Unregulated large-scale mining activities have decimated plant and wildlife populations in the once-rich Saranda forest in Jharkhand
Illustration: Tarique Aziz
The saranda forests, spread over an area of over 82,000 hectares (ha) in the hilly regions of West Singhbhum district of Jharkhand, were once one of the most pristine regions in India and home to the largest sal forests in the country. Apart from its unique forage plant species, abundant waterbodies, and a magnificent landscape, the region was an important elephant corridor till the early 1990s. Here, the Indian Forest Service used to hold training programmes for its officers, which was later discontinued.
Today, Saranda’s landscape stands brutally mutilated. As the region holds large deposits of high-grade iron ore, indiscriminate mining has disturbed the ecosystem of this fragile region. Saranda forest had more than 300 plant species, which has come down to just 87 species, according to a recent study by the Wildlife Institute of India (WII). The research team also found wide differences in the number of both flora and fauna in the study area in January 2016. The team found only 19 species of mammals belonging to 14 families; earlier research teams had documented over 30 species. The team also found just 116 species of birds, as compared to the 148 species found earlier. Worse, the research team could not document a single sighting of an elephant. The 2010 elephant census sighted 253 elephants.
The fundamental threat to the forests is uncontrolled mining for iron ore, both legal and illegal, which is destroying not just the wildlife but also the forests. According to the forest department, close to 1,200 ha of land within the Saranda forests were given to 85 iron ore mining companies till 2016. But the forest department’s own survey reports indicate that over 11,100 ha of forests have been lost between 1997 and 2003 in the Singhbhum region.
To understand the impact of mining on the biodiversity of Saranda, the Union government appointed a commission of inquiry headed by Justice M B Shah on November 22, 2010. In response to the commission’s report, the Union Ministry of Environment, Forest and Climate Change (MOEF&CC) constituted a multidisciplinary expert committee (MDEC) to assess the carrying capacity of the Saranda division. Both the commission report as well as the MDEC report clearly state that increased mining activity had seriously impacted the biodiversity of the region. The WII’s survey found that even today, there are 10 active mines and 36 closed mines in the study area alone. Worse, there are many mining companies in the queue to get the environmental clearance, which would lead to further degradation.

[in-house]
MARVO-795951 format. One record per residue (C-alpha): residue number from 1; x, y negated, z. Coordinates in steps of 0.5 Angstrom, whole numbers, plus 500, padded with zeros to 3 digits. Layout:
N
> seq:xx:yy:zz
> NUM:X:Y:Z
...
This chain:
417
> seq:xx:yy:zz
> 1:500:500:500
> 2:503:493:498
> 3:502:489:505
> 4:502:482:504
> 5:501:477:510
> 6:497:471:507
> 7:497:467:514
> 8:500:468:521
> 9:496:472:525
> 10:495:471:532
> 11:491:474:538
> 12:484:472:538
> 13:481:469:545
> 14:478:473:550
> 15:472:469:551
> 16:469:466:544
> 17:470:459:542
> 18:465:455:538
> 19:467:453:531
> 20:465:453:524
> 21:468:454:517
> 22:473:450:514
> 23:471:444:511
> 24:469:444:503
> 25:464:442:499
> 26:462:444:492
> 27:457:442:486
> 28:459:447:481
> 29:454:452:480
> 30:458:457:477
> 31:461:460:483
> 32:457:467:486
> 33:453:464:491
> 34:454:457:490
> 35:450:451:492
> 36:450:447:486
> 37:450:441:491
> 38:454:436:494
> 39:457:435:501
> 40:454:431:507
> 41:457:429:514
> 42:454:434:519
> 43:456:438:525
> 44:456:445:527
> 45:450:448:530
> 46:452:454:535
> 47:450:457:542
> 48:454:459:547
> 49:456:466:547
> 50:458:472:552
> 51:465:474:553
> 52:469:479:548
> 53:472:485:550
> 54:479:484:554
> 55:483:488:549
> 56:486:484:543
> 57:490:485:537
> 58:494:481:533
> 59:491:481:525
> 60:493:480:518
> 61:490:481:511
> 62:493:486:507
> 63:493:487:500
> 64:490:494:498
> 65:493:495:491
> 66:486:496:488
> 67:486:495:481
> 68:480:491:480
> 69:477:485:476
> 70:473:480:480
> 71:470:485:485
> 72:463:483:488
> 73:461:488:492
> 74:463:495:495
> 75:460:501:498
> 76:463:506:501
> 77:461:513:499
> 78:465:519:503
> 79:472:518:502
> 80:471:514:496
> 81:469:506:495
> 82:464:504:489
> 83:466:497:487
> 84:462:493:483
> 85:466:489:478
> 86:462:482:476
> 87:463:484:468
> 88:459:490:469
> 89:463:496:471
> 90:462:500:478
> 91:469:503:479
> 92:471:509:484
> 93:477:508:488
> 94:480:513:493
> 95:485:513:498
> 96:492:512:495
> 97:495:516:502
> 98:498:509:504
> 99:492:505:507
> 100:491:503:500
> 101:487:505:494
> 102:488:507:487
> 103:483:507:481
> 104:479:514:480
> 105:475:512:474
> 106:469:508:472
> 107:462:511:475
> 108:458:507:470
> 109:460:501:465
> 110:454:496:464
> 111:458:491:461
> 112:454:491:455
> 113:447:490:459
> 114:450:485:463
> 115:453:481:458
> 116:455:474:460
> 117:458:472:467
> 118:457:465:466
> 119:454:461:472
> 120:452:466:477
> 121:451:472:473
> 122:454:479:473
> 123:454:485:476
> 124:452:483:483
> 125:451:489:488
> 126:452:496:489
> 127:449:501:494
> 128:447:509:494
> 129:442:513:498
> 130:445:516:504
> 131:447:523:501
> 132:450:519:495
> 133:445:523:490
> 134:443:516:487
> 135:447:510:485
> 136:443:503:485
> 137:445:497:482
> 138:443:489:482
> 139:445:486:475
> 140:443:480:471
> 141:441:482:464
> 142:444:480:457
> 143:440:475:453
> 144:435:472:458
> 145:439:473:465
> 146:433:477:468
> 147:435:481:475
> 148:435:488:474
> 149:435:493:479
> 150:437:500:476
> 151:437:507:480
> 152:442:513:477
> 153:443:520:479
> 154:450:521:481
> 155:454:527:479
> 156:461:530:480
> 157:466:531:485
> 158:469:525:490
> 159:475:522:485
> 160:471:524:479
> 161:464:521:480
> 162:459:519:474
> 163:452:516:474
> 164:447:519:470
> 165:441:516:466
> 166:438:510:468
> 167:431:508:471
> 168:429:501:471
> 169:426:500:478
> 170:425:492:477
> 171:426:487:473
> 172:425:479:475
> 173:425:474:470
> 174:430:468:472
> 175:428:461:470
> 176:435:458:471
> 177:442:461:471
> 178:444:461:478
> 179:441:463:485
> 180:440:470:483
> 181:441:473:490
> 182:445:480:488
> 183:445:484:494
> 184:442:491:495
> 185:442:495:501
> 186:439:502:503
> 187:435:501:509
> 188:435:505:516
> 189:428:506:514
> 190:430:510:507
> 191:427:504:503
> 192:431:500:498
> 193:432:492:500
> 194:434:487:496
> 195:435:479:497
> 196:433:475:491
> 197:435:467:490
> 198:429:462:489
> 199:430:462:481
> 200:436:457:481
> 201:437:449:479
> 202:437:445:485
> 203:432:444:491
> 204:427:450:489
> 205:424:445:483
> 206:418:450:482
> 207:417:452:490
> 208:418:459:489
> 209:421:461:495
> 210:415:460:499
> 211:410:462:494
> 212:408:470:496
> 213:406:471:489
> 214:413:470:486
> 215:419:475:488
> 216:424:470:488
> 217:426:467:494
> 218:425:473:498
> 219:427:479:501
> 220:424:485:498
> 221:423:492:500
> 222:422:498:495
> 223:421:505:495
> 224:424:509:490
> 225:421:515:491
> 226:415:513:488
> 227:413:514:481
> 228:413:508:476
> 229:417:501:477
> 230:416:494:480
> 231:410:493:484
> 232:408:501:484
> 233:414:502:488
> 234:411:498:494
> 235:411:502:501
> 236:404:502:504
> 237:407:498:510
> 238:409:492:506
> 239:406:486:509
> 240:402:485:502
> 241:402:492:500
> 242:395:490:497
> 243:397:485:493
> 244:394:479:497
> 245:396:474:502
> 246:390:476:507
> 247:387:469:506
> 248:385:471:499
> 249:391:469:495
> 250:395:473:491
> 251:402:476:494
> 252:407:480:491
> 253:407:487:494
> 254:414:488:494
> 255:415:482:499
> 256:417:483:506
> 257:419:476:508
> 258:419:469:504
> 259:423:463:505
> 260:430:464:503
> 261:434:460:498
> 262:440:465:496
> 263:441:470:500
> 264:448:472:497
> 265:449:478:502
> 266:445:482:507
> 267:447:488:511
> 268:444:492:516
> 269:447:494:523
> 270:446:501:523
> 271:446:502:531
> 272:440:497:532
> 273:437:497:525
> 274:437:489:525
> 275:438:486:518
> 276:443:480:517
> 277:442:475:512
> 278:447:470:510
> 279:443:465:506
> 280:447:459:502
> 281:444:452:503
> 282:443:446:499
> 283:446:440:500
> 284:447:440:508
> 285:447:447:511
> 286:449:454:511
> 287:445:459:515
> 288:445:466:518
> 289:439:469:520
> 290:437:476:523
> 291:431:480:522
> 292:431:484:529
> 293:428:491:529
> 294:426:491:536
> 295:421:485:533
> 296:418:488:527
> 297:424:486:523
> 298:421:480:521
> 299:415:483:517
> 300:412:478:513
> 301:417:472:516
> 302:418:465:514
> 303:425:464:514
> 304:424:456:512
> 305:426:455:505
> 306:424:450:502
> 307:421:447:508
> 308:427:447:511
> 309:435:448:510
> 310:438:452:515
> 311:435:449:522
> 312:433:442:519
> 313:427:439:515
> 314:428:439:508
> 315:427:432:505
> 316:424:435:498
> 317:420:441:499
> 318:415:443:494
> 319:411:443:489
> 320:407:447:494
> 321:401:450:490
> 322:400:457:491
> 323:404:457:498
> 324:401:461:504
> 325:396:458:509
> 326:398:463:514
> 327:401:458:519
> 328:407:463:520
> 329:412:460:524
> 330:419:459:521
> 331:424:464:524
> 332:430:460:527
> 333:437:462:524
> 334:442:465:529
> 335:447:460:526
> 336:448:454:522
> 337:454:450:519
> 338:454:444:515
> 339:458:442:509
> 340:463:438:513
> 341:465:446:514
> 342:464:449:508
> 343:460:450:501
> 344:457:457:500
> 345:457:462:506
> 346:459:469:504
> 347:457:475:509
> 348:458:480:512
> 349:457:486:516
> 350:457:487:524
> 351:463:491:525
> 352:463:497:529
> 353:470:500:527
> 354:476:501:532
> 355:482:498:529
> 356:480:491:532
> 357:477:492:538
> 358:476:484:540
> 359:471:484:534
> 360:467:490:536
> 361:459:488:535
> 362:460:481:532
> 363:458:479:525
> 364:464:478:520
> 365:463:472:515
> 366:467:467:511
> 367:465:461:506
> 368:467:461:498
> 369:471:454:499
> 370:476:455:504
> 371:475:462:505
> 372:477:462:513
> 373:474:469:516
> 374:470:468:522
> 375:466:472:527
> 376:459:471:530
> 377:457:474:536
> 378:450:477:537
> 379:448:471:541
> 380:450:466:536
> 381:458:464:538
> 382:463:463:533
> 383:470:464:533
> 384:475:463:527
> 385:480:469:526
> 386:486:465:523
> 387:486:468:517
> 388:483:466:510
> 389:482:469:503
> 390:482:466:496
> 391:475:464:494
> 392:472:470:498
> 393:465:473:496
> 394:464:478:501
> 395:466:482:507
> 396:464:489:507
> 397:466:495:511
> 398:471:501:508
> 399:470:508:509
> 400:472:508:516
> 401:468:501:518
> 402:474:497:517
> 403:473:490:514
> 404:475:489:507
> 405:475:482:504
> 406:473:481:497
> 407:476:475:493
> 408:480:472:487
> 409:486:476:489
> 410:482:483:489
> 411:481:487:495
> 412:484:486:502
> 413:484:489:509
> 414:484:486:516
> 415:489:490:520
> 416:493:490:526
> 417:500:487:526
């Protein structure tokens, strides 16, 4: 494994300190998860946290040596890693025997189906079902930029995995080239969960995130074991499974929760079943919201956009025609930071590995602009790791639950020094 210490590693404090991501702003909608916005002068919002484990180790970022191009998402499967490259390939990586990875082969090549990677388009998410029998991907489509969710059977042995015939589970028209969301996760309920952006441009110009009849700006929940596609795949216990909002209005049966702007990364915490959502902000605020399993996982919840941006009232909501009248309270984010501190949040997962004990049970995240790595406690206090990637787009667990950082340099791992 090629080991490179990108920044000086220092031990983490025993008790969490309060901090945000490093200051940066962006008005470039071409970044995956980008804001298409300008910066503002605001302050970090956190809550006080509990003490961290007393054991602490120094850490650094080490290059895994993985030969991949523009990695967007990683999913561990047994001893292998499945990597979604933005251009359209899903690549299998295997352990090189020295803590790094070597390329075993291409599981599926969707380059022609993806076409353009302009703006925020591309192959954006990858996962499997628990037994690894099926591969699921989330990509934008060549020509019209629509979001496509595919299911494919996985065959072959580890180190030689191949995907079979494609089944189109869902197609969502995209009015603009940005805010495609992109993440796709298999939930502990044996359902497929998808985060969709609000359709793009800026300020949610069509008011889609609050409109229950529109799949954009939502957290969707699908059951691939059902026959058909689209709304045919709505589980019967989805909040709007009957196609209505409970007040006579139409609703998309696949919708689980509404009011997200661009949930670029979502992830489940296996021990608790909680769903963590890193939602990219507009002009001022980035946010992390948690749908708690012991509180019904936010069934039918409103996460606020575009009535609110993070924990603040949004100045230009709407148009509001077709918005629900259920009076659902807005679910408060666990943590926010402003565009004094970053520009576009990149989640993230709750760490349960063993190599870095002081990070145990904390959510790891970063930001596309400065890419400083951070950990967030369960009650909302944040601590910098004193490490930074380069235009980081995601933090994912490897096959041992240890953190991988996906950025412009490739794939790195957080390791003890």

These mining activities have proved to be a death knell to biodiversity. Elephants, for instance, have abandoned their traditional migration routes due to habitat destruction. Before mining activities began, elephants used to prefer the Karo-Karampada corridor to move into the Saranda forests. Similarly, the Ghatkuri- Santra corridor used to provide free movement to elephant populations in the Gua range of the Saranda Forest Division to the Noamundi range of the Chaibasa Forest Division. The WII study found that elephant movement has stopped due to mining activity in both corridors due to mining and township development in Noamundi.
Further analysis indicates that species prefer less disturbed areas. Sasangda and Koina forest ranges which had low influence of mining, resulted into high species diversity—186 sightings of mammals in Sasangda forest range and 112 sightings in Koina forest range. In contrast, Gua forest range, which has the maximum number of mines, showed very few mammalian sightings. Ditto for avifaunal diversity – sightings at Sasangda and Koina were better—62 and 49 respectively—than Gua, which had a presence of only 18 species of birds. These findings clearly reveal the negative impact of mining on the adjacent biodiversity.
Bucking the trend
This WII study provides an insight into the unsustainable exploitation of resources and its impact on the surrounding biodiversity. There is an urgent need for legally binding provisions for granting leases for mining in an ecologically fragile area. We must remember that several small mining patches cause more habitat loss than a single large mining area. Mining agencies should be given a single mining site at a time that has an adequate amount of mineral deposit.
There is a need to delineate a “No-Go Area”, on the basis of potential wildlife habitat, where mining activities must be completely banned. This concept was first announced by MOEF&CC in June 2009. As per the classification by the ministry, any non-fragmented forest landscape having gross forest cover of more than 30 per cent and weighted forest cover of more than 10 per cent, must be categorised as a “No-Go Area”. This rule, if implemented, will be the last resort to save and restore the beauty of the Saranda landscape. As suggested by many experts, frontline forest staff must recruited to oversee a conservation transition. Given its present status, Saranda needs be declared as a protected wildlife sanctuary.
(The authors work with the Wildlife Institute of India, Dehradun).
(This story appeared first in the 1-15 December issue of Down To Earth, under the headline 'Drilling to extinction'.)
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